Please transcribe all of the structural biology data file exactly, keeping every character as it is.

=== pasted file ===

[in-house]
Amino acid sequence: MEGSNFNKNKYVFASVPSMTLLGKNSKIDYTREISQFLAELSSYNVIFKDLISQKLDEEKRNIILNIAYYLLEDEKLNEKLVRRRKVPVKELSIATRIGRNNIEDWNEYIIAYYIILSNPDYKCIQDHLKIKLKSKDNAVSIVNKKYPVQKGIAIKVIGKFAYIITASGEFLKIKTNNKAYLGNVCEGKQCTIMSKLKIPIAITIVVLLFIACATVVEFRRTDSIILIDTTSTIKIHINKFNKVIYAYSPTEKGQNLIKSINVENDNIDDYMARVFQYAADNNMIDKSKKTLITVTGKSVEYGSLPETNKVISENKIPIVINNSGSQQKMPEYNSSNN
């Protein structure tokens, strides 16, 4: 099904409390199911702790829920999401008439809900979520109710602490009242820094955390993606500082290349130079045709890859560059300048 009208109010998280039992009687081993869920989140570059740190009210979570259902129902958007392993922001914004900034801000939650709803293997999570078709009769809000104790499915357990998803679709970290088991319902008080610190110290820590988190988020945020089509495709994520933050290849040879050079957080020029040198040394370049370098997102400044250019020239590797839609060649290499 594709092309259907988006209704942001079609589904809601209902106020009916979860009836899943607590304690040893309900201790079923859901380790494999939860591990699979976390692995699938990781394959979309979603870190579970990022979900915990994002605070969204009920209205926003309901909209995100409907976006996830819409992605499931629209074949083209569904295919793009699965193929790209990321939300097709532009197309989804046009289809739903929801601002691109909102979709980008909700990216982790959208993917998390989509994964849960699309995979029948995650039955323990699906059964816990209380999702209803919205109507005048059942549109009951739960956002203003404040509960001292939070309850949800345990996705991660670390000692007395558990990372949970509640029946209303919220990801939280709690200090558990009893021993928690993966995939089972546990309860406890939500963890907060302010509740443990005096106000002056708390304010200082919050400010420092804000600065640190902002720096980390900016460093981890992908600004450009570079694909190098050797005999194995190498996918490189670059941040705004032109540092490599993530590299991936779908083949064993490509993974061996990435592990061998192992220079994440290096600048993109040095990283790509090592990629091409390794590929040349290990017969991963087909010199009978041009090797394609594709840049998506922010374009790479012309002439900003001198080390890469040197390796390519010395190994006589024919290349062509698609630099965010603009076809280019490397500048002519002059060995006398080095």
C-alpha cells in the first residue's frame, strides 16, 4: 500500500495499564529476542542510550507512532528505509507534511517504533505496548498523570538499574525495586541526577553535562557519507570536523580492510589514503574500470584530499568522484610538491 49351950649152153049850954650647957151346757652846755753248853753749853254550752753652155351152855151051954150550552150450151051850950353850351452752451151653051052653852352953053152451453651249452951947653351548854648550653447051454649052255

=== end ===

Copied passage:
[in-house]
Amino acid sequence: MEGSNFNKNKYVFASVPSMTLLGKNSKIDYTREISQFLAELSSYNVIFKDLISQKLDEEKRNIILNIAYYLLEDEKLNEKLVRRRKVPVKELSIATRIGRNNIEDWNEYIIAYYIILSNPDYKCIQDHLKIKLKSKDNAVSIVNKKYPVQKGIAIKVIGKFAYIITASGEFLKIKTNNKAYLGNVCEGKQCTIMSKLKIPIAITIVVLLFIACATVVEFRRTDSIILIDTTSTIKIHINKFNKVIYAYSPTEKGQNLIKSINVENDNIDDYMARVFQYAADNNMIDKSKKTLITVTGKSVEYGSLPETNKVISENKIPIVINNSGSQQKMPEYNSSNN
């Protein structure tokens, strides 16, 4: 099904409390199911702790829920999401008439809900979520109710602490009242820094955390993606500082290349130079045709890859560059300048 009208109010998280039992009687081993869920989140570059740190009210979570259902129902958007392993922001914004900034801000939650709803293997999570078709009769809000104790499915357990998803679709970290088991319902008080610190110290820590988190988020945020089509495709994520933050290849040879050079957080020029040198040394370049370098997102400044250019020239590797839609060649290499 594709092309259907988006209704942001079609589904809601209902106020009916979860009836899943607590304690040893309900201790079923859901380790494999939860591990699979976390692995699938990781394959979309979603870190579970990022979900915990994002605070969204009920209205926003309901909209995100409907976006996830819409992605499931629209074949083209569904295919793009699965193929790209990321939300097709532009197309989804046009289809739903929801601002691109909102979709980008909700990216982790959208993917998390989509994964849960699309995979029948995650039955323990699906059964816990209380999702209803919205109507005048059942549109009951739960956002203003404040509960001292939070309850949800345990996705991660670390000692007395558990990372949970509640029946209303919220990801939280709690200090558990009893021993928690993966995939089972546990309860406890939500963890907060302010509740443990005096106000002056708390304010200082919050400010420092804000600065640190902002720096980390900016460093981890992908600004450009570079694909190098050797005999194995190498996918490189670059941040705004032109540092490599993530590299991936779908083949064993490509993974061996990435592990061998192992220079994440290096600048993109040095990283790509090592990629091409390794590929040349290990017969991963087909010199009978041009090797394609594709840049998506922010374009790479012309002439900003001198080390890469040197390796390519010395190994006589024919290349062509698609630099965010603009076809280019490397500048002519002059060995006398080095």
C-alpha cells in the first residue's frame, strides 16, 4: 500500500495499564529476542542510550507512532528505509507534511517504533505496548498523570538499574525495586541526577553535562557519507570536523580492510589514503574500470584530499568522484610538491 49351950649152153049850954650647957151346757652846755753248853753749853254550752753652155351152855151051954150550552150450151051850950353850351452752451151653051052653852352953053152451453651249452951947653351548854648550653447051454649052255